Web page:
Dragana: With the fall semester having ended and the spring semester approaching, it can be difficult to take some time to just relax and not worry about work or school. Oftentimes we feel like we need to work, to be productive or we are doing grad school wrong. While some students outside of the humanities are not able to take proper time off, think of those who work in research labs, those of us that have a break tend to struggle with it. How do I relax and stop looking for work? Is it okay to silence the emails? Is my advisor going to be okay with me taking a break? These are some of the questions that I’ve asked myself and to be honest there have been moments when I just want a break and don’t care, but there is always this voice in the back of my mind telling me that I need to be doing something school related. While the pressure to do well and be productive is still there, I know that I need a rest.
At the end of the semester I could feel myself burning out. I was working hard to write my final papers and once I was done, I didn’t know what to do. I had all of this free time now and what did I do? I waited around for one of my papers to be graded so that I could see if I wanted to submit it for a future conference. Instead of taking the time to relax and clear my mind, I was busy thinking about my paper and whether it was good enough. My professor ended up grading it fairly quickly and I submitted it for that conference. After that, I told myself that I was going to take the remaining time for myself.
I allowed myself to be lazy. I watched some shows on Netflix. Re-watched some movies that I love. Most importantly, I gave myself a week or so to forget about school and my work. it felt great. Sometimes we become so focused on work that we forget to give ourselves a proper rest. If we keep pushing ourselves to work without a break, our work is going to struggle. Knowing when to take a break is very important because it gives you and your body a break from all of the pressure that you may be feeling. As the end of my winter break comes to a close, I am still relaxing and enjoying my free time. I know that once the spring semester starts I will be busy and most likely won’t have a proper break for a while. I hope that other students will allow themselves to take a week, or a few days at least, to just forget about school and the responsibilities that await them. Know that it is okay to take a break and recharge yourself. Work can wait, your mental health cannot.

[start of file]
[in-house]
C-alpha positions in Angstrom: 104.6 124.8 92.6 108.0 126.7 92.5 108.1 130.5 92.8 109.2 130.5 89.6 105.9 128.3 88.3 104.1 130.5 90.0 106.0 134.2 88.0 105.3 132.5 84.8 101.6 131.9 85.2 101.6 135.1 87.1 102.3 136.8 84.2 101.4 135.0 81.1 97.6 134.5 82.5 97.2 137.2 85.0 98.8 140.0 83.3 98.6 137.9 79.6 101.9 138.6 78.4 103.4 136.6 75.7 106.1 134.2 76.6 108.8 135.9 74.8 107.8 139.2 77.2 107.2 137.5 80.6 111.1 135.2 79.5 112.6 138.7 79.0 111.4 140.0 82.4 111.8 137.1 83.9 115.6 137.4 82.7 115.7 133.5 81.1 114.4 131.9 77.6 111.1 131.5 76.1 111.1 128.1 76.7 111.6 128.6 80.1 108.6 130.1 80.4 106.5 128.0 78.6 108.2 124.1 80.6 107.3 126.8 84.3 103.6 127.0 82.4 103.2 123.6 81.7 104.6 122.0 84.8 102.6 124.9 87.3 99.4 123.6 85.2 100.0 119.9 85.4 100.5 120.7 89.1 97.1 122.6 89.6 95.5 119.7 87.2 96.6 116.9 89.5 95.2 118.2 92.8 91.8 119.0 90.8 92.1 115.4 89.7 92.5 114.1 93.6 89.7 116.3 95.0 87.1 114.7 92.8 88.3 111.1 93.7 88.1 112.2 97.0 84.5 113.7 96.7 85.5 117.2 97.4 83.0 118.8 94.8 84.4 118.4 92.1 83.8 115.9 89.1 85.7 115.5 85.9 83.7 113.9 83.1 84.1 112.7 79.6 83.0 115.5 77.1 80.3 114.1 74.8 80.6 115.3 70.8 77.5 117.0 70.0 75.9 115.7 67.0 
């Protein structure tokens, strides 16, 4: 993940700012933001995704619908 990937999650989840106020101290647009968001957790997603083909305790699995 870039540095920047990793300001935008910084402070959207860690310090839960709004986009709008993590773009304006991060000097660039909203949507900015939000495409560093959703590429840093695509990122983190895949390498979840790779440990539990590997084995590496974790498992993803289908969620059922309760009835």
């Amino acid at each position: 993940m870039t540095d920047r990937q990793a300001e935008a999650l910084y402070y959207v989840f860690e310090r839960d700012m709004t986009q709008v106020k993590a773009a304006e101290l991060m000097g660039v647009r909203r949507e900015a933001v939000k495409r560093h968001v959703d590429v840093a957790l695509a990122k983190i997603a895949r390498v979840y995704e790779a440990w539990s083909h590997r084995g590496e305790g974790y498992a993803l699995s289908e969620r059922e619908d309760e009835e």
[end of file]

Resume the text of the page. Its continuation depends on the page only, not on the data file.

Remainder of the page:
Chelsi: Academia tries to pull a very mean trick on its students. Anytime a break is written on the calendar, such as Thanksgiving break, Winter break, Spring break, etc., we are told that those are prime moments to get some work done. There’s always another conference, another paper to edit to try to publish, and another language that you should know. It does not particularly help that grad school and fellowship applications end up due at this time.
I spent the first weeks of December compiling a list of fellowships I should apply to for the summer. Then I remembered that the idea that I should be working on my break is actually a huge scam. This fall semester which had the normal challenges of grad school, but also extra challenges due to COVID. I am tired of listening to professors and colleagues either telling me how much I should be doing or how stressed they are because they haven’t done anything. I did not plan on reading any books or furthering my research or planning for my future. I have an email from my advisor still sitting unanswered in my inbox, that I will get to when the semester begins. It’s called a break and I will take the break. It does not make me lazy, or a slacker; it only means that I want to take care of myself and use the time as intended. There should be no further discussion past that.
Clayton: Graduate school has a habit of burning out students. A long semester of research, writing papers, classes, and other academic responsibilities is enough to drive up anyone’s blood pressure. That’s why breaks of any kind during the semester are a necessity for every student to make sure that you stay fresh and on top of your work, and to just keep from getting overloaded. That’s why whenever an extended break comes up during the semester, it is important to take a little bit of time to decompress. I would typically try to read something that was unrelated to my major focus or go to a movie theater. Both allowed me to turn off my academic brain for a while and enjoy something that was not related to any of my work. It’s important to find these little distractions for yourself, whatever they may be, in order to allow yourself to relax when you have the opportunity.
While the major breaks are the ones everyone anticipates and looks forward too, they are unfortunately few and far between, especially in the spring. A small way I would try to de-stress when there was no break was to set aside a couple hours during the day when I would do something to take a small break from classes or research. Usually it was something as simple as taking a quick walk outside, anything to take my mind off my studies. These mental breaks may not seem like much, but they can help break up the sometimes monotony of academic work and keep you fresh and invested.